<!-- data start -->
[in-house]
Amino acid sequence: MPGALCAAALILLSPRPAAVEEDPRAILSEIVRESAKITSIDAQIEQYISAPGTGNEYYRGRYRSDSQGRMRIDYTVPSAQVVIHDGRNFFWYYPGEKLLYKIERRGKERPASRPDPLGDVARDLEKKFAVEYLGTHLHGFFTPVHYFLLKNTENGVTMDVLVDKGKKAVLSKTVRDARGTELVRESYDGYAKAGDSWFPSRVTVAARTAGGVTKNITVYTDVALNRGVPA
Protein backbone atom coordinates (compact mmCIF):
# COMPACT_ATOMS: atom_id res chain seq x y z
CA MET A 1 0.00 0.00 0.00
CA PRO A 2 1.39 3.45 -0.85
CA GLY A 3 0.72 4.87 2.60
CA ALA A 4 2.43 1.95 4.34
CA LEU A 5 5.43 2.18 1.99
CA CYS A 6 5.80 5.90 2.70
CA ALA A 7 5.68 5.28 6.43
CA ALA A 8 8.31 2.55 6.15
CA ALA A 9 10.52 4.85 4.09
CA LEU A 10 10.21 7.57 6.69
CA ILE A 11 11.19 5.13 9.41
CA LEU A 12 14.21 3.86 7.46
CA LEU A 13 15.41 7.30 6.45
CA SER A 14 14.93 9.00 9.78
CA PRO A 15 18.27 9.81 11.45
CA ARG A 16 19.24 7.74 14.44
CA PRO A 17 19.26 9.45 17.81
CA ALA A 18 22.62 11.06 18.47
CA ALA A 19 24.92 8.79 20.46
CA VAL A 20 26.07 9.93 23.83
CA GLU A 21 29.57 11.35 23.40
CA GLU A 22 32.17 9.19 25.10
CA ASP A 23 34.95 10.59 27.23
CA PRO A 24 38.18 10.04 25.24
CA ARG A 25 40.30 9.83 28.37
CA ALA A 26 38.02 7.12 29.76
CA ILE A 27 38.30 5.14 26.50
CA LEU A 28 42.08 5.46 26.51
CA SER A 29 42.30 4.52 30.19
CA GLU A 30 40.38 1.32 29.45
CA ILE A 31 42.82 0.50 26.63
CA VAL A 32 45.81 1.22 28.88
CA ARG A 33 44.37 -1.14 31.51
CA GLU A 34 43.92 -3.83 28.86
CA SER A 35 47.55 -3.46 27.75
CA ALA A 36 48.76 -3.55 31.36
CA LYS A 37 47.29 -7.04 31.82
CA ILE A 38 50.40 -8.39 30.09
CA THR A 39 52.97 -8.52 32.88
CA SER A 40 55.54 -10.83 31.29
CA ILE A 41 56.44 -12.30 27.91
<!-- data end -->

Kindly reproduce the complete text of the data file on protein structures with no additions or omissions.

[in-house]
Amino acid sequence: MPGALCAAALILLSPRPAAVEEDPRAILSEIVRESAKITSIDAQIEQYISAPGTGNEYYRGRYRSDSQGRMRIDYTVPSAQVVIHDGRNFFWYYPGEKLLYKIERRGKERPASRPDPLGDVARDLEKKFAVEYLGTHLHGFFTPVHYFLLKNTENGVTMDVLVDKGKKAVLSKTVRDARGTELVRESYDGYAKAGDSWFPSRVTVAARTAGGVTKNITVYTDVALNRGVPA
Protein backbone atom coordinates (compact mmCIF):
# COMPACT_ATOMS: atom_id res chain seq x y z
CA MET A 1 0.00 0.00 0.00
CA PRO A 2 1.39 3.45 -0.85
CA GLY A 3 0.72 4.87 2.60
CA ALA A 4 2.43 1.95 4.34
CA LEU A 5 5.43 2.18 1.99
CA CYS A 6 5.80 5.90 2.70
CA ALA A 7 5.68 5.28 6.43
CA ALA A 8 8.31 2.55 6.15
CA ALA A 9 10.52 4.85 4.09
CA LEU A 10 10.21 7.57 6.69
CA ILE A 11 11.19 5.13 9.41
CA LEU A 12 14.21 3.86 7.46
CA LEU A 13 15.41 7.30 6.45
CA SER A 14 14.93 9.00 9.78
CA PRO A 15 18.27 9.81 11.45
CA ARG A 16 19.24 7.74 14.44
CA PRO A 17 19.26 9.45 17.81
CA ALA A 18 22.62 11.06 18.47
CA ALA A 19 24.92 8.79 20.46
CA VAL A 20 26.07 9.93 23.83
CA GLU A 21 29.57 11.35 23.40
CA GLU A 22 32.17 9.19 25.10
CA ASP A 23 34.95 10.59 27.23
CA PRO A 24 38.18 10.04 25.24
CA ARG A 25 40.30 9.83 28.37
CA ALA A 26 38.02 7.12 29.76
CA ILE A 27 38.30 5.14 26.50
CA LEU A 28 42.08 5.46 26.51
CA SER A 29 42.30 4.52 30.19
CA GLU A 30 40.38 1.32 29.45
CA ILE A 31 42.82 0.50 26.63
CA VAL A 32 45.81 1.22 28.88
CA ARG A 33 44.37 -1.14 31.51
CA GLU A 34 43.92 -3.83 28.86
CA SER A 35 47.55 -3.46 27.75
CA ALA A 36 48.76 -3.55 31.36
CA LYS A 37 47.29 -7.04 31.82
CA ILE A 38 50.40 -8.39 30.09
CA THR A 39 52.97 -8.52 32.88
CA SER A 40 55.54 -10.83 31.29
CA ILE A 41 56.44 -12.30 27.91